Juliana Hall’s Art Songs March Across America for Women’s Rights

Guest post by David Sims

Part I

Every now and then a project comes along that is so unique and so meaningful that a composer cannot refuse the opportunity. So says composer Juliana Hall, whose new mezzo-soprano song cycle Through the Guarded Gate is the result of such a project. Through the Guarded Gate was commissioned by the Seattle Art Song Society (SASS) for performance on its 2018-2019 season, which is devoted to issues of social justice.

SASS General and Artistic Director Brian C. Armbrust writes:

Our 18-19 season is called “One Voice.” This season means so much to so many of us. The idea started when I looked around at all my fellow artists and saw this heavy weight that we are carrying during a dark time. We have a unique and powerful method of delivery of a much needed message in a time when the world seems turned on its head. I’m inspired by my queer community to make our voices heard; I weep at death from wars and cries for peace in a time when we seem to constantly be fighting with one another, I pray for it all to end; I watch with disgust and great sorrow as racist voices are given time on the news, as our black brothers and sisters are threatened daily by injustice and loss; I glow with a pride as the womxn of this nation stand up and say “NO!” to inequality, and can say #MeToo and be heard; I get up every single day and walk into an office where we serve community members that are looked down upon for mental illness and help them fight to reach recovery despite what others say. To each of you, we dedicate this season. We will lift your voices and they will be heard in glorious song.”

Reflecting Armbrust’s vision, the 18-19 SASS concerts include songs fitting the themes of “Queer Voices” in October, “Voices of War & Peace” in November, “Black Voices” in February, “Womxn’s Voices” in March, and “Voices of Mental Health” in May. Hall’s Through the Guarded Gate is being presented on Friday, March 8, 2019 as part of the “Womxn’s Voices” concert. Mezzo-soprano Clara Osowski will sing the world premiere of the new cycle with Hall herself at the piano.

One Voice: 18-19 season, Seattle Art Song Society
One Voice: 18-19 season, Seattle Art Song Society

When commissioning Hall, however, SASS’s Armbrust wasn’t content to just have the premiere in Seattle. It occurred to him that, in this time of #MeToo and women’s rights being front and center in culture, Hall’s song cycle–with its powerful settings of American poet Margaret Widdemer’s social justice texts–had the possibility to bring an important message to people beyond Seattle. His idea developed into a “women’s march” across the country…a project to have Hall’s new songs performed in all 50 states after the premiere, bringing Hall’s settings and Widdemer’s poems to all of the US! To that end, Armbrust has enlisted more than 170 mezzo-sopranos from all 50 states (and many foreign countries as well), each of whom will get an early look at the score with the option to participate in the project. Singers will participate in “Beyond the Guarded Gate,”(the name selected by vote from participants after being suggested by mezzo GeDeane Graham), by agreeing to perform the song cycle on a recital between March 2019 and December 2019 following the official SASS world premiere. E. C. Schirmer is providing each singer and pianist taking part in “Beyond the Guarded Gate” with a complimentary digital copy of the work for use in the performance.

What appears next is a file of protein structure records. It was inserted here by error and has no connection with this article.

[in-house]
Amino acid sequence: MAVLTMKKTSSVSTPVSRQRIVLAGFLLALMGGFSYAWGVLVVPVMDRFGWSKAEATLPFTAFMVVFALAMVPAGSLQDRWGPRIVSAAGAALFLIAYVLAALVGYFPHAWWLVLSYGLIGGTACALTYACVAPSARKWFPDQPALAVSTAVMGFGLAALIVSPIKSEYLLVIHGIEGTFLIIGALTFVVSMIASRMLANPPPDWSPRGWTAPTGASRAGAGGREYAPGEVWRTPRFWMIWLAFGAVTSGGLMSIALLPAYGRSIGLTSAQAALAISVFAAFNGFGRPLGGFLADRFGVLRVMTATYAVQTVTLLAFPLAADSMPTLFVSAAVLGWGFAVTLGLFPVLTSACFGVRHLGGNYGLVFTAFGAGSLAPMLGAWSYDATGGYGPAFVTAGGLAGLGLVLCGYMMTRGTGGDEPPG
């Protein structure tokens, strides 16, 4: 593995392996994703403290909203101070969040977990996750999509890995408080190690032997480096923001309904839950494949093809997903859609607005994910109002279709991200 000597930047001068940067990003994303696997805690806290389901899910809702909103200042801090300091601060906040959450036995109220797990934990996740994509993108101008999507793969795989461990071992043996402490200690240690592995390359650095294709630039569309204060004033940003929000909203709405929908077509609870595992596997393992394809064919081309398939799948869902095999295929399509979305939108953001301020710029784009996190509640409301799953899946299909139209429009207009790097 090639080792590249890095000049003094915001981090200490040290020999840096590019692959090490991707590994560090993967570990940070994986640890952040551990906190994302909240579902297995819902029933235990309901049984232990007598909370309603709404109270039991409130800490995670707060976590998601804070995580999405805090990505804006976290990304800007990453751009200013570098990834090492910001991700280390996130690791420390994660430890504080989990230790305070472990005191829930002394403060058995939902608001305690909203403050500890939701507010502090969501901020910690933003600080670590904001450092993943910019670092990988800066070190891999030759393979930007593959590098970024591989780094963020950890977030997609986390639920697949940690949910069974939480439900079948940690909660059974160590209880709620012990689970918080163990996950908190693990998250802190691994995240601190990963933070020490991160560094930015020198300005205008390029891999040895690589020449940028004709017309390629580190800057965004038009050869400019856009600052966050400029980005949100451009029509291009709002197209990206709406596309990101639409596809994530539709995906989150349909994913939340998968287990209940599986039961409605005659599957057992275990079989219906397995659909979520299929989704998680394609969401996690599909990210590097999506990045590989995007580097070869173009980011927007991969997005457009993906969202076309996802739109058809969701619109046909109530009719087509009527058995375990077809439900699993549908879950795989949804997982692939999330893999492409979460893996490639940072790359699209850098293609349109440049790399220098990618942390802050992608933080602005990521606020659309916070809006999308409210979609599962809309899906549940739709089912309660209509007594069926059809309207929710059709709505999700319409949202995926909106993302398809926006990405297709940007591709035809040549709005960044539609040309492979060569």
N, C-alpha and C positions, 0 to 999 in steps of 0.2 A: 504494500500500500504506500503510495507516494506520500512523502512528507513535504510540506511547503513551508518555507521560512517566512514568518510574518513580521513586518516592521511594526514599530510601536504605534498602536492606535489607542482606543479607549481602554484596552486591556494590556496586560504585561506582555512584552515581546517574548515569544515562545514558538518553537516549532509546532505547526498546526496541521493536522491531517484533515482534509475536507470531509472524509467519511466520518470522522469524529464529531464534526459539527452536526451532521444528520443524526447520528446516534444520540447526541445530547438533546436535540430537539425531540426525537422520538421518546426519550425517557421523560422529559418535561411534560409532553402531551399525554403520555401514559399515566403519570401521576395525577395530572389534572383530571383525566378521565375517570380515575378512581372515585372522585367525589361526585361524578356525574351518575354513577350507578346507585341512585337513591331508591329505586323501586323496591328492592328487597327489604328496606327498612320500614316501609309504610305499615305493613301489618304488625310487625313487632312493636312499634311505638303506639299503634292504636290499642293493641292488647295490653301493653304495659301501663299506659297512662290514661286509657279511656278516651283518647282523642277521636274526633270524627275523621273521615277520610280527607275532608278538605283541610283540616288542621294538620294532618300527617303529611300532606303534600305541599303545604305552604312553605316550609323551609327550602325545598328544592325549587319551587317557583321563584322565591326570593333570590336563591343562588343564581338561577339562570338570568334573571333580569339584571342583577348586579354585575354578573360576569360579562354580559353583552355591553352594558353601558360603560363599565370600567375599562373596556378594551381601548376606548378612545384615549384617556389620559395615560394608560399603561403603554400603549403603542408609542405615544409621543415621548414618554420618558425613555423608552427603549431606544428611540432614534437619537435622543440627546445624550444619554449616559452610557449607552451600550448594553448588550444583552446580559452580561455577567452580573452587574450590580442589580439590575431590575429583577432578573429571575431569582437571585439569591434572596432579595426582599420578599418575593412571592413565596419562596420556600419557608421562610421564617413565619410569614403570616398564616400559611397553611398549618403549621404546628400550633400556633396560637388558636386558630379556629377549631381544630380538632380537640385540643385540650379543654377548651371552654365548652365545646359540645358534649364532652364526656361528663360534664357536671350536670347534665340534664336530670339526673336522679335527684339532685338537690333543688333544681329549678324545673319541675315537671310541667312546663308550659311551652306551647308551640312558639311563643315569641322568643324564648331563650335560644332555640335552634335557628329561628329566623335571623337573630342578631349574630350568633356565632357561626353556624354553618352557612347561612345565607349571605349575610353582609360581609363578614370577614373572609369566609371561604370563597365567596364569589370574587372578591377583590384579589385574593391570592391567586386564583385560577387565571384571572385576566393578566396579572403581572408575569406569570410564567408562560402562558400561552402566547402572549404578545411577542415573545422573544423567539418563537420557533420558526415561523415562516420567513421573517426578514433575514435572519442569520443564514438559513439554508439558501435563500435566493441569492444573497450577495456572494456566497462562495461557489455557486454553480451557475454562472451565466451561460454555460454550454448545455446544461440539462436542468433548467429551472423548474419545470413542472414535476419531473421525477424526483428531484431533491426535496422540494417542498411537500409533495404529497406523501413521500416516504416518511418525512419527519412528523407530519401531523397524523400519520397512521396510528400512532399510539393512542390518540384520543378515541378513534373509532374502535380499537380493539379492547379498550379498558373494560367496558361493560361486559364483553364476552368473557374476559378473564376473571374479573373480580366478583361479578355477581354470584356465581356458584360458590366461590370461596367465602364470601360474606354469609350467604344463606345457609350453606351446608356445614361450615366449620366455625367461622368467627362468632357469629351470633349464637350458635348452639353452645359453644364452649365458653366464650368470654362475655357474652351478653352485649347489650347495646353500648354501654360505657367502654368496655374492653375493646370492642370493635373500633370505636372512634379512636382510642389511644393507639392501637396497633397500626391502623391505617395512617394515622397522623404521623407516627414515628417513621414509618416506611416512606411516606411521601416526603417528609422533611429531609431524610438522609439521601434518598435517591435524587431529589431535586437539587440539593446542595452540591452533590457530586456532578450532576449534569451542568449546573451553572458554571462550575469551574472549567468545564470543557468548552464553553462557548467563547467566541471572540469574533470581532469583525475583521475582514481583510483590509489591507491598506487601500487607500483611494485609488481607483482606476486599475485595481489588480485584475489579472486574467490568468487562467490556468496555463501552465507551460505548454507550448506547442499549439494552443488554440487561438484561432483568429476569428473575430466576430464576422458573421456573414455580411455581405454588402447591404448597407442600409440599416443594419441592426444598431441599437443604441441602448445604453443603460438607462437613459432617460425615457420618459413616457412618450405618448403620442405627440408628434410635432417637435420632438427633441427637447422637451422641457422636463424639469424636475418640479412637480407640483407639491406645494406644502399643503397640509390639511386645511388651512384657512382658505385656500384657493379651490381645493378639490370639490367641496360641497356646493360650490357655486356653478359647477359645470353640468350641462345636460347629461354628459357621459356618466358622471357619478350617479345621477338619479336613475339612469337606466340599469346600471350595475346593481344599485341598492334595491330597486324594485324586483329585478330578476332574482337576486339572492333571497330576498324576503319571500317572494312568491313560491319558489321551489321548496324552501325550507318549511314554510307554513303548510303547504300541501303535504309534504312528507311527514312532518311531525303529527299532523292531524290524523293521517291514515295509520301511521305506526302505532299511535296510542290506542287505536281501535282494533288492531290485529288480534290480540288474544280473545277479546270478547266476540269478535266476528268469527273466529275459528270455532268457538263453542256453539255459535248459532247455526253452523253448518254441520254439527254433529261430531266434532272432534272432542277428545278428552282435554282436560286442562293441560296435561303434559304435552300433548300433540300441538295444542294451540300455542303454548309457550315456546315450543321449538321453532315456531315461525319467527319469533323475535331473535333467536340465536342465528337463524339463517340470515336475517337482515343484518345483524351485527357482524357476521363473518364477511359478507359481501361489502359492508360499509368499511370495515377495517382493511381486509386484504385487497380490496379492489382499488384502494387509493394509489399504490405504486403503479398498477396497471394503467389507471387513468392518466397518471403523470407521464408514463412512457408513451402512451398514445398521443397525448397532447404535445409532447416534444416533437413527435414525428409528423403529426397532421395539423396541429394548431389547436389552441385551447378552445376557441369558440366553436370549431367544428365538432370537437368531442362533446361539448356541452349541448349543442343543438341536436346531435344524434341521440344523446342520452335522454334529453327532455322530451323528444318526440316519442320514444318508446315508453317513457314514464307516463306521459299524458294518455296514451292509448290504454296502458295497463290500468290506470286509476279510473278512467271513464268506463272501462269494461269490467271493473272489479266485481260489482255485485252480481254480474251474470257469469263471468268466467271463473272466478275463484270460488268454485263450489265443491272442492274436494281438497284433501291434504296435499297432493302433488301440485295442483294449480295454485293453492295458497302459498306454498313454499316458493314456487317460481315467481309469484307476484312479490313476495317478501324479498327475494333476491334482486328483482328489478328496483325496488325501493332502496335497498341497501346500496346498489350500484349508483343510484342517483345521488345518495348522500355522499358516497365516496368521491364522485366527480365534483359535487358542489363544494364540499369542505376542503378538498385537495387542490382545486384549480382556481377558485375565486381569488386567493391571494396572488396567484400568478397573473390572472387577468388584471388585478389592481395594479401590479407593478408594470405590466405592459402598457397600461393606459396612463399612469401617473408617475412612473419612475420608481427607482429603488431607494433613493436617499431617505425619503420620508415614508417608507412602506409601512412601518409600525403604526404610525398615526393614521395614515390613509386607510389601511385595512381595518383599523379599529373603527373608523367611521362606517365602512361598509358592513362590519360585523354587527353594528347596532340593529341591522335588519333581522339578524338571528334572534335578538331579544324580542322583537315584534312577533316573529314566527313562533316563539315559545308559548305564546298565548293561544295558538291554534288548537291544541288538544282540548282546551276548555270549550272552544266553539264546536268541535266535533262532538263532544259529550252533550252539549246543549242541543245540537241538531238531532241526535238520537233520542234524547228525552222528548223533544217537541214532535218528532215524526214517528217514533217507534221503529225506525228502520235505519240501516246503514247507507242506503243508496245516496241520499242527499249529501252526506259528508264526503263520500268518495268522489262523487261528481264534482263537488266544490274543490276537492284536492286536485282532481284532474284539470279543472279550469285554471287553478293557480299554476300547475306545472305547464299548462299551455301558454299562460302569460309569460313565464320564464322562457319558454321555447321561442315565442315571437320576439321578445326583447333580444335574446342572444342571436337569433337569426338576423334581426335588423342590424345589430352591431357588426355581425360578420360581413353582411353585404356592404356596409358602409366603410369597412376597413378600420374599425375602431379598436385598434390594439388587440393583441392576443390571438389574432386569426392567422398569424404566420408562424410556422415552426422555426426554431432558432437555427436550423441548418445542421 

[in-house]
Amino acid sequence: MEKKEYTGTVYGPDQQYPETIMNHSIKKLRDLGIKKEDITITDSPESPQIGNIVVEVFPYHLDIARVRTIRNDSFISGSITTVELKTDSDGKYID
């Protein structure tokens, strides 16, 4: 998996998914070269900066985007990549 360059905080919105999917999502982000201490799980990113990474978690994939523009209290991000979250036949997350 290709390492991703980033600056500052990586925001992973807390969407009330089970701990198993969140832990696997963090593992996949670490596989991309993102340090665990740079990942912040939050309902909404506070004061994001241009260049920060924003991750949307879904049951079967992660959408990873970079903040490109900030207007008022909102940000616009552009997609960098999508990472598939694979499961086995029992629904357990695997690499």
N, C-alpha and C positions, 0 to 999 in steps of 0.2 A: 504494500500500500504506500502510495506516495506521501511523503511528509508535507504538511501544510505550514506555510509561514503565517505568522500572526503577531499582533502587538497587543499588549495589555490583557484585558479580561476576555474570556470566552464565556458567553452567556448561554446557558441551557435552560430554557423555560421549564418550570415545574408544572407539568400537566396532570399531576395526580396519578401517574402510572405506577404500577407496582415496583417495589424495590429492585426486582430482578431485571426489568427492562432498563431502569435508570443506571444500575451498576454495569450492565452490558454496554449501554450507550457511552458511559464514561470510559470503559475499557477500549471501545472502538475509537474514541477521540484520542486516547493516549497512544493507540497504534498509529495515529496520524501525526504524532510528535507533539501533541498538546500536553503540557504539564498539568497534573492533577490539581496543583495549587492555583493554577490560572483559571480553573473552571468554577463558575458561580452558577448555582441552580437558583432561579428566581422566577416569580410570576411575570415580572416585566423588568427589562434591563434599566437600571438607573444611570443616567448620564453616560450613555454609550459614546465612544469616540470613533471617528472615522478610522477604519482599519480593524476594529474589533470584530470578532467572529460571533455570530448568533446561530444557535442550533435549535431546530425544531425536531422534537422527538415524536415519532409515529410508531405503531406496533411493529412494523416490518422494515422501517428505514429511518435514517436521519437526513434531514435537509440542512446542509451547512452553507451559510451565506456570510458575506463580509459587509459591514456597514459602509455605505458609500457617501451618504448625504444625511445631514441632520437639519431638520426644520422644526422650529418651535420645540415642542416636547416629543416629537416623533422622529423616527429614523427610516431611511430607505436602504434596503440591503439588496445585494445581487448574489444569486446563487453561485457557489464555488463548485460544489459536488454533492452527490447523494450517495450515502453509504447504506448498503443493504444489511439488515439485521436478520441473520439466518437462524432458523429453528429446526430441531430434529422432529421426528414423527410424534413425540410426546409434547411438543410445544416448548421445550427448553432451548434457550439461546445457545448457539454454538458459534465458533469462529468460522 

Composer Juliana Hall describes the ideas expressed by poet Margaret Widdemer in the songs of Through the Guarded Gate and her approach to those ideas as follows:

“The Net”
Ill treatment of our children (most often girls) here within our own country used for whatever nefarious purposes adults may have for them, as we turn our heads away from the injustices that hurt them (especially when they are not “ours” personally)…children as expendable if they are “second class” in gender.

“A Mother To The War-Makers”
Ill treatment of our children (most often boys) when they are sent abroad, as the leaders of our nation use them under the guise of national defense (as a pretense for masculine leaders to become wealthy, acquire power, and exert national domination over other nations)…children as expendable if they are “second class” in societal status, offspring of the less affluent, less educated, less “acceptable” ethnic or racial groups.

“The Old Suffragist”
The “early” woman standing up for equal personhood, equal rights, but at the expense of a personal life rich with love and attachment (woman no longer “accepting” a second-class role in a world hitherto ruled by those men not acknowledging the natural equality of human beings)…women placing themselves in danger and depriving themselves of life’s easier and better things as a way to make a path to those better things for others who will follow.

“The Modern Woman To Her Lover”
The “modern” woman taking on the responsibility of equal personhood, equal rights, without permission of the man but benefiting both genders (women no longer “accepting” a second-class love)…women as equals, in a world in which man may feel “belittled” by having to share with his mate…hence the question at the end: “Will you love me still?” At once both fearful and hopeful.

“The Women’s Litany”